The lawsuit, filed by the families of children killed in Congolese mining operations, accuses big tech companies of knowingly buying cobalt mined by kids.
An international lawsuit has been launched by the families of Congolese children killed in cobalt mining operations.
The case, writes the BBC, has been filed by International Rights Advocates on behalf of 14 families. Together, they accuse some of the world’s foremost technology companies of profiting off cobalt sales tainted by child labor and inhumane working conditions.
Cobalt, used in lithium-ion batteries and certain high-grade alloys, is regularly purchased by technology companies and electronics manufacturers. Demand for the mineral has tripled in the past five years alone, driven by the omnipresence of digital goods and “smart” household appliances.
As The Guardian reports, more than 60% of the world’s current cobalt supply is mined in the Democratic Republic of the Congo. Also known as the DRC, the Congo is among the world’s poorest, most politically unstable countries.
Among the defendants listed in the suit are Google, Apple, Microsoft, Dell and Tesla. And, according to the lawsuit, companies like Google and Apple were aware that cobalt used in their products could have child labor links.
The families of the dead children—as well as others injured—want damages for forced labor. They’re also hoping to receive further compensation for “unjust enrichment, negligent supervision and intentional infliction of emotional distress.”
Most of the plaintiffs say their children were working illegally at mines owned by overseas companies, including UK-based Glencore. Glencore, in turn, sells its cobalt to Umicore, which distributes “battery-grade” minerals to Apple, Dell, Google, Microsoft and Tesla.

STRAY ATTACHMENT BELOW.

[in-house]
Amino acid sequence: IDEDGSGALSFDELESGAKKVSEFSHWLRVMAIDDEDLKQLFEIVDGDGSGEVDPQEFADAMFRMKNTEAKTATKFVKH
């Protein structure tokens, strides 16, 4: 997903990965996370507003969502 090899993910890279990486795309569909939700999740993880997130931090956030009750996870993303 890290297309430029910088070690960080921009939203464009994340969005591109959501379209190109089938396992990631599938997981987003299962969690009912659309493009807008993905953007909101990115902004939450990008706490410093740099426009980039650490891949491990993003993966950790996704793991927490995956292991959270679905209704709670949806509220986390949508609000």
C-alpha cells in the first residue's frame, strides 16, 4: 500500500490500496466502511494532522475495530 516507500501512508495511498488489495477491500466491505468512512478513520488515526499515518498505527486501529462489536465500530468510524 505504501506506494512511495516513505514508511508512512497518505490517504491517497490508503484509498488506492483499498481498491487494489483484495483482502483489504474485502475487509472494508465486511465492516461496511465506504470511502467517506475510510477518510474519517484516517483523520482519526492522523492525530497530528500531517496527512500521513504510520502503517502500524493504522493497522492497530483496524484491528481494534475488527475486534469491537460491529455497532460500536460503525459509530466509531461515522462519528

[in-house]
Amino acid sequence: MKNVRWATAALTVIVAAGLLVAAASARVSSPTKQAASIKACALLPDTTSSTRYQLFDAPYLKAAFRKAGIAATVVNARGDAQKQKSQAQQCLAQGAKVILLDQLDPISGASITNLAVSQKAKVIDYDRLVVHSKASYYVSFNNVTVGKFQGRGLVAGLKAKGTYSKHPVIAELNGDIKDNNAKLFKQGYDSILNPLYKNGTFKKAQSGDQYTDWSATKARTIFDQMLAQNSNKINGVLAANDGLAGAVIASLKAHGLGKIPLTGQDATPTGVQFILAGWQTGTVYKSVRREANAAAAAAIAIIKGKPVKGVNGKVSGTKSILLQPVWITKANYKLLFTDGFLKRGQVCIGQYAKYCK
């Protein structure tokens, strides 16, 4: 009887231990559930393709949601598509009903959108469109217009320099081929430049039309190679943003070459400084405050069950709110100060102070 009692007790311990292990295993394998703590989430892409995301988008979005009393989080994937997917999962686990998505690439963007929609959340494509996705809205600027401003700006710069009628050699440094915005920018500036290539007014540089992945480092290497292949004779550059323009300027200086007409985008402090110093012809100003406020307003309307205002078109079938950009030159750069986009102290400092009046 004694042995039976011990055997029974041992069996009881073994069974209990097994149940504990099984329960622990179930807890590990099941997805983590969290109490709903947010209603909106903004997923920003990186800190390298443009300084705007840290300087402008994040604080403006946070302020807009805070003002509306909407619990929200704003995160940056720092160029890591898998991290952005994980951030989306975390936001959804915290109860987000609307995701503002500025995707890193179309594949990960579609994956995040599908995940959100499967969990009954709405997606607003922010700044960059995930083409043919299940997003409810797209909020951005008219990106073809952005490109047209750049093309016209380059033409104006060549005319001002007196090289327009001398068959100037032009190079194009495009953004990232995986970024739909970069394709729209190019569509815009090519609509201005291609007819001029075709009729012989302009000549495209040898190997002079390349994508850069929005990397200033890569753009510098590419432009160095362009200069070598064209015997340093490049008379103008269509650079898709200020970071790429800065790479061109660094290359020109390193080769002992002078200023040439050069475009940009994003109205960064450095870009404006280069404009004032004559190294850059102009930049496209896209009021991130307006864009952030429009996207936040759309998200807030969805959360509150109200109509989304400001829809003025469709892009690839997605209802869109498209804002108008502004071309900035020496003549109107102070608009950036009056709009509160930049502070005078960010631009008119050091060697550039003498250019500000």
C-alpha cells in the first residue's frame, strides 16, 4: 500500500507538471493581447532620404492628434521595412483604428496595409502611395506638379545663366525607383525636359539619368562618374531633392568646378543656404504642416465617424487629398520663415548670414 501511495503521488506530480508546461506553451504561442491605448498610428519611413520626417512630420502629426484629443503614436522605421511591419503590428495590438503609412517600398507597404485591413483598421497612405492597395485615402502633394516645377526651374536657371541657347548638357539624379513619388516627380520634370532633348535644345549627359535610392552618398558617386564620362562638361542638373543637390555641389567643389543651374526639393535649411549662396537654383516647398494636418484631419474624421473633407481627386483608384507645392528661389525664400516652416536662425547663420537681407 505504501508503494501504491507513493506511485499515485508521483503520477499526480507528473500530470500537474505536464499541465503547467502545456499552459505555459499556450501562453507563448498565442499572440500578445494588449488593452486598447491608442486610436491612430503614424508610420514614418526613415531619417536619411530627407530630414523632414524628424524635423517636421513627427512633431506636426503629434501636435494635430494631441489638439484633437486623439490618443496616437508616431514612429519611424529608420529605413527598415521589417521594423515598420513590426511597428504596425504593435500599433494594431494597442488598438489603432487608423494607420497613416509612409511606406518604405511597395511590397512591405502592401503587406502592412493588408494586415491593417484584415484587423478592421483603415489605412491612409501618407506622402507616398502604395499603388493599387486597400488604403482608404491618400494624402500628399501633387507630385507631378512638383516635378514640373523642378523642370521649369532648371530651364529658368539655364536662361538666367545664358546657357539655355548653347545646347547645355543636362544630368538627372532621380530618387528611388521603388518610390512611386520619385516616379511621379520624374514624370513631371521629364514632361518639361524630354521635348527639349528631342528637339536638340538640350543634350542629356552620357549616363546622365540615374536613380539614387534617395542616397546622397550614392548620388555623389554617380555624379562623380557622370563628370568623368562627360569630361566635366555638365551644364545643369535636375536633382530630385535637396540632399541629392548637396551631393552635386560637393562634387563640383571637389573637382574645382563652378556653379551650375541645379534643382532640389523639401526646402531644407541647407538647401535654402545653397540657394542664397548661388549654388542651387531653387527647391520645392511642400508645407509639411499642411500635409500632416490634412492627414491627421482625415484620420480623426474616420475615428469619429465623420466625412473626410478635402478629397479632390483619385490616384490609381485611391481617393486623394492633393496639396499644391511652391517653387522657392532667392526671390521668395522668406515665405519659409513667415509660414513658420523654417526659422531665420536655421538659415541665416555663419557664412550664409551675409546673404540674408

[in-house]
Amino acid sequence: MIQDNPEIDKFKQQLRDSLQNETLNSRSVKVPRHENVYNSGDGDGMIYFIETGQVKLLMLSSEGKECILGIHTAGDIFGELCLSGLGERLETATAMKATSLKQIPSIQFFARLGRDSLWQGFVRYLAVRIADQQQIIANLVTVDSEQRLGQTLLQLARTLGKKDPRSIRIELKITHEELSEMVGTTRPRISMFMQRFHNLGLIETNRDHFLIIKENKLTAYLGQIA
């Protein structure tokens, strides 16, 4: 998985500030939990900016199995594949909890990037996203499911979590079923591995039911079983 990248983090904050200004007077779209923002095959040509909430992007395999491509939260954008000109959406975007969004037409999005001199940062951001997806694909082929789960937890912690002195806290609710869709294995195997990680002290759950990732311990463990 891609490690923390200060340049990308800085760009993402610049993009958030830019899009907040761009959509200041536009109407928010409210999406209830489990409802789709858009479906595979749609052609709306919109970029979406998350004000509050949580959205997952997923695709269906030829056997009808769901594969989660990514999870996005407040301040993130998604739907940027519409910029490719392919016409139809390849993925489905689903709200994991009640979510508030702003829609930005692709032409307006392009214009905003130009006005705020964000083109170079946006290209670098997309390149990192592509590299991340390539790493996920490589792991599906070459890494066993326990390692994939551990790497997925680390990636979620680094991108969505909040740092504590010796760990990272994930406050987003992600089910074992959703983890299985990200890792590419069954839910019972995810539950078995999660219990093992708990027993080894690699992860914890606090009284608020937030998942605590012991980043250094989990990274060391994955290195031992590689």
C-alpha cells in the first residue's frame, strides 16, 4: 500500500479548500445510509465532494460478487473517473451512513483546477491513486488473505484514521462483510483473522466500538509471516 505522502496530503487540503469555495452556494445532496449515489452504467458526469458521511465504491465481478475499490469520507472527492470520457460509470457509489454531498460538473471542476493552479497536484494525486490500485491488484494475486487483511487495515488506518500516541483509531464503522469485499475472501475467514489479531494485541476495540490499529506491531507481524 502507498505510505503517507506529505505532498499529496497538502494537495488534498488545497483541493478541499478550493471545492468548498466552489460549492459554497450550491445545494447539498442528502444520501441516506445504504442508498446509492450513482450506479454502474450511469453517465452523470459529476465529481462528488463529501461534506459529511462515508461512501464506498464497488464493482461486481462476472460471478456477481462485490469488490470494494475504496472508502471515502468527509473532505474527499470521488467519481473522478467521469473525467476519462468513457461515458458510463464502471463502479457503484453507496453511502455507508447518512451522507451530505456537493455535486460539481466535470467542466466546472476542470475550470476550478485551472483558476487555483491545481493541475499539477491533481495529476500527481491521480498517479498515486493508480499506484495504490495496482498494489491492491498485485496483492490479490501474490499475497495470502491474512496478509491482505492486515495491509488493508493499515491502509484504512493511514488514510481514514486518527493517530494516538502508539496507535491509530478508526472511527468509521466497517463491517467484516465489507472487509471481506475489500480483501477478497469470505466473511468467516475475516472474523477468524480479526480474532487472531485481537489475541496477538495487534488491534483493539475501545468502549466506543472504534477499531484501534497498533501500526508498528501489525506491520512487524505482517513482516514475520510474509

Similarly, the plaintiffs also claim affiliation with mines owned by Zhejiang Huayou Cobalt, a Chinese firm which also sells minerals to technology companies.
In both cases, Congolese families say their children felt compelled by circumstance and extreme poverty to seek illegal employment. Oftentimes, the children would be paid as little as $2 per day for performing dangerous work, often underground and carried out with primitive tools.
Several of the children named anonymously in the suit—like Jane Doe 1 and John Doe 1—were caught in tunnel collapses. Jane Due 1—who’s suggested to be male by The Guardian—was buried alive. However, his body was never recovered. John Doe 1, too, was partially crushed by a rockfall. While he survived the accident, he remains paralyzed from the chest down.
According to The Guardian, it’s the first time any of the defendant companies have been sued for child labor abuses in relation to cobalt supplies and stores.